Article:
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Advancing Non-Profit Health Care

What Does it Take to Build a Strong Nonprofit Health Care Board?
This seven-page Alliance report is a reprint of an article of the same title published in the Spring 2007 issue of the health care journal Inquiry. This roundtable discussion is another of an ongoing series called Dialogue, collaboration between the Alliance and Inquiry on important nonprofit health care issues.

Independent Sector Guide on Good Nonprofit Governance and Ethical Practice      

Overall, the Alliance is pleased with and supportive of this Guide, issued in October 2007. It is consistent with most of the Alliance’s own guidelines on nonprofit health care governance, adopted by the Alliance Board in May 2005. The only Alliance suggestions previously submitted that were not incorporated in some manner were the following:

  • The Board plans for the succession of the Board chair, other Board positions, the position of Chief Executive Officer (CEO), and other key executive positions
  • The number of other public or private company boards on which a director may serve is determined by policy or case-by-case review
  • While all major decisions should be determined by the Board as a whole, larger nonprofit organizations have standing committees, with charters and composed of independent directors, responsible for audit, compensation, and governance and nominations. These committees have the sole authority to select, direct, retain and terminate independent consultants
  • For purposes of preserving the Board’s independence as well as ensuring clear and candid communication among directors and with the CEO, at least several times a year, on a prescheduled basis, directors meet in executive session without the presence of management
  • Board and individual director evaluations should be preformed annually, recognizing that the depth of the evaluations may vary from year to year (The Independent Sector Guide calls for such evaluations at least every three years)

Advancing the Public Accountability of Nonprofit Health Care Organizations: Guidelines on Governance Practices

This 8-page report issued by the Alliance for Advancing Nonprofit Health Care in May 2005 provides guidance on governance practices in critical areas such as overall role and responsibilities, independence, numbers and qualifications of directors, committees, director development and performance evaluation, and succession planning. The Alliance developed the guidance based on its members’ experiences, the recommendations of others in both the for-profit and nonprofit sectors, and the assistance of Boardroom Consultants—a leading consulting firm specializing in corporate governance.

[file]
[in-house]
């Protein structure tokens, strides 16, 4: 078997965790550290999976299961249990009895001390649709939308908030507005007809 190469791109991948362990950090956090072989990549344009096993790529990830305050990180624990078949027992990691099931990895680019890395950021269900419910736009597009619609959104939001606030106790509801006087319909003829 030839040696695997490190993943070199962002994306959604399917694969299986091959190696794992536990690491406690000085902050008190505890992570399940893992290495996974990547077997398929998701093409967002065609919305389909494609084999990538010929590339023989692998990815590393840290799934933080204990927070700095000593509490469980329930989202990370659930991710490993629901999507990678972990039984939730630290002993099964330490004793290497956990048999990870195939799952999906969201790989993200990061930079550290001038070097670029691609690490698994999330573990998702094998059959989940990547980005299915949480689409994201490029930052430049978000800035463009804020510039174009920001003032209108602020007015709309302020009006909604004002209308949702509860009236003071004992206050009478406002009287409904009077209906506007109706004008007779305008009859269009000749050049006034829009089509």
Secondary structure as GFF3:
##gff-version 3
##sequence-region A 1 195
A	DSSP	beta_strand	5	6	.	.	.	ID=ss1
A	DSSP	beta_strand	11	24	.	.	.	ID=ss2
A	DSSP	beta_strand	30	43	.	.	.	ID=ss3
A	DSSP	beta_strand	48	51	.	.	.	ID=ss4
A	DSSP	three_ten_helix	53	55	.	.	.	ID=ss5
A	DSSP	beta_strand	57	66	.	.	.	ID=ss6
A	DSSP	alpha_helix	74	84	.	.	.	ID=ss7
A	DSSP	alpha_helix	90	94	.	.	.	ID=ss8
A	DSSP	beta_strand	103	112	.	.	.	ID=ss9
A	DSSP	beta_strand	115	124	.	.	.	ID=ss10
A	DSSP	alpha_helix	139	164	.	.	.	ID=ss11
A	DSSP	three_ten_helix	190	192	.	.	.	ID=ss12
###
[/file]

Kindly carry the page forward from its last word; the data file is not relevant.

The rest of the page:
IRS Recommendations on Good Governance Practices
This 4-page document released by the IRS in early 2007 provides some brief guidance on mission statement, code of ethics, due diligence, duty of loyalty, transparency, fund-raising policy, financial audits, compensation practices and document retention policy. It states that while adopting a particular practice is not a requirement for exemption, an organization that adopts some or all of them is more likely to meet its exempt purposes and earn public support.

Beyond Charity Care: Mission Matters for Tax-Exempt Health Care

This report, authored by David Seay in 2007 for the Catholic Health Association, provides valuable discussions of community benefit, governance and accountability, volunteerism, philanthropy, staying the course, etc. which can be used in internal and external communications with a variety of audiences.

Clarifying Expectations: A First Step in Developing Truly Effective Relationships Between CEOs and Trustees

This easy-to-read book by David Bjork of the Clark Consulting Healthcare Group for the Center for Healthcare Governance, includes useful checklists regarding the CEO’s and the Board’s roles and the relationship between the two.

Building an Exceptional Board: Effective Practices for Health Care Governance

This 2007 report, developed by a blue ribbon panel of the Center for Healthcare Governance, is available for purchase on its website,


OIG/AHLA Resource on Health Care Board Responsibilities for Quality and Patient Safety
This 29-page resource, jointly released by the Office of the Inspector General and the American Health Lawyers Association on June 26, 2007, includes recommended questions for health care board members to consider in understanding and carrying out their fiduciary responsibilities for the organization's quality and patient safety performance. For nonprofit health care organizations, this resource addresses a director's duty to pursue its nonprofit purpose.


A Great Board: Building and Enhancing Nonprofit Boards

This 211-page book by Howard Berman, published by the Health Education and Research Trust (HRET)

in October 2003, describes the underlying principles and foundation of nonprofit health care governance, nonprofit board structure, and nonprofit board operations. To purchase this book from HRET, search at


Next on the Griddle: Nonprofit Boards